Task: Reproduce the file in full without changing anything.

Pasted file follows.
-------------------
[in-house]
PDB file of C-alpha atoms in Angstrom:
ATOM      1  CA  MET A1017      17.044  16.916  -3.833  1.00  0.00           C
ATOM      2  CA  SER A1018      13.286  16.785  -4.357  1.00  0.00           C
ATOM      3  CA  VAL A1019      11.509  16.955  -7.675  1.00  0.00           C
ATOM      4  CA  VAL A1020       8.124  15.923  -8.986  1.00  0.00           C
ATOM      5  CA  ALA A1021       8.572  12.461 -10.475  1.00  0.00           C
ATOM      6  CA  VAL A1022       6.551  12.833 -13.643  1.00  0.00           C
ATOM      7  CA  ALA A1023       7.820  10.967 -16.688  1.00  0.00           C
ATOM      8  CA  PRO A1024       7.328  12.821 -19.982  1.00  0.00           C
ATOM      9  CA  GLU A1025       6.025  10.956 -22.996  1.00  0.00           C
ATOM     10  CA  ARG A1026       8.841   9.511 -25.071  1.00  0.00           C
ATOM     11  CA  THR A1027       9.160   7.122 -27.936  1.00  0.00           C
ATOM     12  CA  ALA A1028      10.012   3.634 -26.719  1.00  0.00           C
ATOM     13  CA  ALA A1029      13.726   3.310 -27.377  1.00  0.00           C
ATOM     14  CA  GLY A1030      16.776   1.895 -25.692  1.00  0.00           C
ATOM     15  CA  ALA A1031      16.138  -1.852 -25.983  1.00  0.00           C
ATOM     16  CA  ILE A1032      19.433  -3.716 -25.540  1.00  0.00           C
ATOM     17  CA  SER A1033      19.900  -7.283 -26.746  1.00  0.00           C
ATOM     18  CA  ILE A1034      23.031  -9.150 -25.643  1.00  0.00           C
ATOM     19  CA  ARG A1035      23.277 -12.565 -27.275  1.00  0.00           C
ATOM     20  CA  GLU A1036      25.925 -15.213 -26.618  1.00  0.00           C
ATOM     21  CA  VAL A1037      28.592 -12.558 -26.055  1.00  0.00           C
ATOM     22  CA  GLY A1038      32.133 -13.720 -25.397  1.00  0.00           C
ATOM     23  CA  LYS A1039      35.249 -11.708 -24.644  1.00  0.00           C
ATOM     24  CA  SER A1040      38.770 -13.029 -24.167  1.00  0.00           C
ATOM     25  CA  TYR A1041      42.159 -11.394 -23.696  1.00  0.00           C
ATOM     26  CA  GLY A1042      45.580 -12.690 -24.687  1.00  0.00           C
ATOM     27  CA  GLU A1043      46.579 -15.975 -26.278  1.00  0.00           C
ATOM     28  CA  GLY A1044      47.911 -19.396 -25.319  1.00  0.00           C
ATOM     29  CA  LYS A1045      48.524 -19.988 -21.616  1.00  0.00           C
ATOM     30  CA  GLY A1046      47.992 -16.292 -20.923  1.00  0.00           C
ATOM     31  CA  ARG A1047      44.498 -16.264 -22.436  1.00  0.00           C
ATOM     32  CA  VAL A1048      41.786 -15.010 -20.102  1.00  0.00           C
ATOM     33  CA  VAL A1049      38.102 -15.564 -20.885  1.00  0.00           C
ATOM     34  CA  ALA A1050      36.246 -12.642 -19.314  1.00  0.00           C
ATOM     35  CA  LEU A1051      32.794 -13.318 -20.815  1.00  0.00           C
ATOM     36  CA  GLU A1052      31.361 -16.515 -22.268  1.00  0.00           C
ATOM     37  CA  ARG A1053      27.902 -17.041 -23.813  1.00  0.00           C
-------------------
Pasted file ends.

[in-house]
PDB file of C-alpha atoms in Angstrom:
ATOM      1  CA  MET A1017      17.044  16.916  -3.833  1.00  0.00           C
ATOM      2  CA  SER A1018      13.286  16.785  -4.357  1.00  0.00           C
ATOM      3  CA  VAL A1019      11.509  16.955  -7.675  1.00  0.00           C
ATOM      4  CA  VAL A1020       8.124  15.923  -8.986  1.00  0.00           C
ATOM      5  CA  ALA A1021       8.572  12.461 -10.475  1.00  0.00           C
ATOM      6  CA  VAL A1022       6.551  12.833 -13.643  1.00  0.00           C
ATOM      7  CA  ALA A1023       7.820  10.967 -16.688  1.00  0.00           C
ATOM      8  CA  PRO A1024       7.328  12.821 -19.982  1.00  0.00           C
ATOM      9  CA  GLU A1025       6.025  10.956 -22.996  1.00  0.00           C
ATOM     10  CA  ARG A1026       8.841   9.511 -25.071  1.00  0.00           C
ATOM     11  CA  THR A1027       9.160   7.122 -27.936  1.00  0.00           C
ATOM     12  CA  ALA A1028      10.012   3.634 -26.719  1.00  0.00           C
ATOM     13  CA  ALA A1029      13.726   3.310 -27.377  1.00  0.00           C
ATOM     14  CA  GLY A1030      16.776   1.895 -25.692  1.00  0.00           C
ATOM     15  CA  ALA A1031      16.138  -1.852 -25.983  1.00  0.00           C
ATOM     16  CA  ILE A1032      19.433  -3.716 -25.540  1.00  0.00           C
ATOM     17  CA  SER A1033      19.900  -7.283 -26.746  1.00  0.00           C
ATOM     18  CA  ILE A1034      23.031  -9.150 -25.643  1.00  0.00           C
ATOM     19  CA  ARG A1035      23.277 -12.565 -27.275  1.00  0.00           C
ATOM     20  CA  GLU A1036      25.925 -15.213 -26.618  1.00  0.00           C
ATOM     21  CA  VAL A1037      28.592 -12.558 -26.055  1.00  0.00           C
ATOM     22  CA  GLY A1038      32.133 -13.720 -25.397  1.00  0.00           C
ATOM     23  CA  LYS A1039      35.249 -11.708 -24.644  1.00  0.00           C
ATOM     24  CA  SER A1040      38.770 -13.029 -24.167  1.00  0.00           C
ATOM     25  CA  TYR A1041      42.159 -11.394 -23.696  1.00  0.00           C
ATOM     26  CA  GLY A1042      45.580 -12.690 -24.687  1.00  0.00           C
ATOM     27  CA  GLU A1043      46.579 -15.975 -26.278  1.00  0.00           C
ATOM     28  CA  GLY A1044      47.911 -19.396 -25.319  1.00  0.00           C
ATOM     29  CA  LYS A1045      48.524 -19.988 -21.616  1.00  0.00           C
ATOM     30  CA  GLY A1046      47.992 -16.292 -20.923  1.00  0.00           C
ATOM     31  CA  ARG A1047      44.498 -16.264 -22.436  1.00  0.00           C
ATOM     32  CA  VAL A1048      41.786 -15.010 -20.102  1.00  0.00           C
ATOM     33  CA  VAL A1049      38.102 -15.564 -20.885  1.00  0.00           C
ATOM     34  CA  ALA A1050      36.246 -12.642 -19.314  1.00  0.00           C
ATOM     35  CA  LEU A1051      32.794 -13.318 -20.815  1.00  0.00           C
ATOM     36  CA  GLU A1052      31.361 -16.515 -22.268  1.00  0.00           C
ATOM     37  CA  ARG A1053      27.902 -17.041 -23.813  1.00  0.00           C